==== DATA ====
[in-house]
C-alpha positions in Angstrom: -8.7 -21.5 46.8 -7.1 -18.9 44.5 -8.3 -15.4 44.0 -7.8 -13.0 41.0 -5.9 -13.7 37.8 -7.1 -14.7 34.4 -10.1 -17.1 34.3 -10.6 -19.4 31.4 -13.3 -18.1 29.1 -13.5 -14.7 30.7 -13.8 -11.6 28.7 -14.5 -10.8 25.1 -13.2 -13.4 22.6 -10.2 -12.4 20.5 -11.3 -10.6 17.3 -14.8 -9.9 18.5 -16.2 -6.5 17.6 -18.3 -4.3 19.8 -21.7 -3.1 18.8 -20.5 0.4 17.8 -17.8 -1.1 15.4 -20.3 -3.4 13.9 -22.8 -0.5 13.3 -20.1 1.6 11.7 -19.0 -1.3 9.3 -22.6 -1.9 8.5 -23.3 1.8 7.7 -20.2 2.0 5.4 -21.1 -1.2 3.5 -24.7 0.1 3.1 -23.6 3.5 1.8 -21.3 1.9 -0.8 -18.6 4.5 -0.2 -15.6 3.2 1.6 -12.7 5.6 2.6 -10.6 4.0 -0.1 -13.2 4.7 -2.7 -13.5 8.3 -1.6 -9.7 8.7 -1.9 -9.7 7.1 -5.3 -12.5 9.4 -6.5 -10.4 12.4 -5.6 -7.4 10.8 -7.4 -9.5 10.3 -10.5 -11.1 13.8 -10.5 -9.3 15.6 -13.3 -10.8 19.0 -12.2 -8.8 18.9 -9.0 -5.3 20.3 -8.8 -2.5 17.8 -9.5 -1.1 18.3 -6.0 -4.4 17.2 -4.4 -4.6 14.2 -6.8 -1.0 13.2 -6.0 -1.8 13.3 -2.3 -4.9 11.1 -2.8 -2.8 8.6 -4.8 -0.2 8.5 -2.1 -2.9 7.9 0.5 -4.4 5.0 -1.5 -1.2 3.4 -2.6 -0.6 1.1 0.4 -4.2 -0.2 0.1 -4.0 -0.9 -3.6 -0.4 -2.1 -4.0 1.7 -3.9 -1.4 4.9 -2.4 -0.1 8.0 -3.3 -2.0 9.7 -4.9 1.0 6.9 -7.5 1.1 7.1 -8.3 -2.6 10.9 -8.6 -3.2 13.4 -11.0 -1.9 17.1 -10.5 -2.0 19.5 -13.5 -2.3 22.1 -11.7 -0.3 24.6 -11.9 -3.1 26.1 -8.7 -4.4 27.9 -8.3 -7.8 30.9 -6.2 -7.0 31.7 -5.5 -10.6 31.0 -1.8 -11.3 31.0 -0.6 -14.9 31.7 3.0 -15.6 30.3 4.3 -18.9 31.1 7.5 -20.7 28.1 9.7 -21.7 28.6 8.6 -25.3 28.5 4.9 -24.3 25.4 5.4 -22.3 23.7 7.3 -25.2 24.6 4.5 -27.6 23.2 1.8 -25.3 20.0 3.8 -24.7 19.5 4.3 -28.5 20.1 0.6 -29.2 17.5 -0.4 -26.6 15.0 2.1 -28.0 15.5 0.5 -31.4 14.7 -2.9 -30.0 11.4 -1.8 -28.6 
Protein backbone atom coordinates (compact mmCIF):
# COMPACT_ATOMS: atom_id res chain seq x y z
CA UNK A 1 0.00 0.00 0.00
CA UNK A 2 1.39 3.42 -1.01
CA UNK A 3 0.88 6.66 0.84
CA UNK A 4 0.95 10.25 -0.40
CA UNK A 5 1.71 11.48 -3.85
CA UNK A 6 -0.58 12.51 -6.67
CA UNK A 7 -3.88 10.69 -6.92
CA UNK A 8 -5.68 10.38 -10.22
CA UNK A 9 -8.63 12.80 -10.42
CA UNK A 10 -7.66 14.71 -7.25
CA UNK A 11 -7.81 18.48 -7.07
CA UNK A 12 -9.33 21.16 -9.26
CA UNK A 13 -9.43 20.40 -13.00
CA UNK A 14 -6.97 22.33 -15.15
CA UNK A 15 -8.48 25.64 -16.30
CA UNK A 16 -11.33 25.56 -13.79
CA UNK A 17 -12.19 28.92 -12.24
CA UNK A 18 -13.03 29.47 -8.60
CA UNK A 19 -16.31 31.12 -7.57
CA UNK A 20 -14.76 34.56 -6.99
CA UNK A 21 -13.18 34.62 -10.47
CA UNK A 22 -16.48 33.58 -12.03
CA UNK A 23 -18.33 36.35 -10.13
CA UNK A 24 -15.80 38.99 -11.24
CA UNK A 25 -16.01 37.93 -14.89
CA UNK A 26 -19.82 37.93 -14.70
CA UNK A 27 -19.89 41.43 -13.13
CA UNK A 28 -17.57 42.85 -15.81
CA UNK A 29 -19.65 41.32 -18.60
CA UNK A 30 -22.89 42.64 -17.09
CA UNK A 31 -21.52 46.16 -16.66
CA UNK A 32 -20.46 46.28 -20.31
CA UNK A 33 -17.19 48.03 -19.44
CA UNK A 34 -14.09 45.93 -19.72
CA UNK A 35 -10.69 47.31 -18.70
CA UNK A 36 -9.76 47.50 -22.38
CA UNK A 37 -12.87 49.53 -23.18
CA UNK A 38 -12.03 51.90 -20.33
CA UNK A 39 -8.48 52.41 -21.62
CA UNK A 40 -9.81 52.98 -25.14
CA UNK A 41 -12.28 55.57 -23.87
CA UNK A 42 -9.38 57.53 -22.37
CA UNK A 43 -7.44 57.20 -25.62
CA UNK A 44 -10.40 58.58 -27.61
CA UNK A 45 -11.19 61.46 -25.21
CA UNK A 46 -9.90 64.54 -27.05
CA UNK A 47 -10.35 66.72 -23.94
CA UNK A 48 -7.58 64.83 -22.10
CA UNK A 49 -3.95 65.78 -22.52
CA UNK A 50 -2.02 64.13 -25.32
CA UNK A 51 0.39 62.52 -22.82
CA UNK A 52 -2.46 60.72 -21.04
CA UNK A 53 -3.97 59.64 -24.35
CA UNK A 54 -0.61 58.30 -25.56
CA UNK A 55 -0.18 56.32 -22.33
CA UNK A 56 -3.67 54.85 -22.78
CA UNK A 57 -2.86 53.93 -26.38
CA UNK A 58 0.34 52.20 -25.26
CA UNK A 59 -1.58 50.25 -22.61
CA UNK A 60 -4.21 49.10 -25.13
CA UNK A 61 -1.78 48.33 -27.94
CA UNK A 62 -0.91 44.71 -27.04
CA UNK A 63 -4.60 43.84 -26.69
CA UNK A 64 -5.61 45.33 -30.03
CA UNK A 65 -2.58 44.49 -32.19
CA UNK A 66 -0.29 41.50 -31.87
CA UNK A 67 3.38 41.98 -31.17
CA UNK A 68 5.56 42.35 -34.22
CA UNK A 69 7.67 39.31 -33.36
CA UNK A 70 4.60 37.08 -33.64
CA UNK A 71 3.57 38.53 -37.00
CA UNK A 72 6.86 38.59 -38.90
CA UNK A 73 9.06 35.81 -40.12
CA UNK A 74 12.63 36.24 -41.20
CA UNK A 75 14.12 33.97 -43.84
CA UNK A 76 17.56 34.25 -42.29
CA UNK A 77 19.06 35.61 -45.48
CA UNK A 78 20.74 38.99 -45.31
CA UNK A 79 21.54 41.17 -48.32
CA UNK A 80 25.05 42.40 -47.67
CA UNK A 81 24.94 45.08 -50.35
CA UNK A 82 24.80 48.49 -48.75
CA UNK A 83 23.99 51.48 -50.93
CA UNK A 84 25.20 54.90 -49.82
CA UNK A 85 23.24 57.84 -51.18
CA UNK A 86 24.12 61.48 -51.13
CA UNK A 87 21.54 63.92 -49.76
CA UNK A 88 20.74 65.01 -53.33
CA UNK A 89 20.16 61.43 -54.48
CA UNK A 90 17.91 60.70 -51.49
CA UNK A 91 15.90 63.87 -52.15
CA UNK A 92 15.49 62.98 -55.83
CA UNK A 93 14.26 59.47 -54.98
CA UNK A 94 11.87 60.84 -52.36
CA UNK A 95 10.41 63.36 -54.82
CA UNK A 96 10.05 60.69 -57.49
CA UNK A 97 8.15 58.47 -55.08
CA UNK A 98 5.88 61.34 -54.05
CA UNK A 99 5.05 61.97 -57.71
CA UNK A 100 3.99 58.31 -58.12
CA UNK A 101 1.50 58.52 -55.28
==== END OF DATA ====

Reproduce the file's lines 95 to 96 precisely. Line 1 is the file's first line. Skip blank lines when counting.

CA UNK A 91 15.90 63.87 -52.15
CA UNK A 92 15.49 62.98 -55.83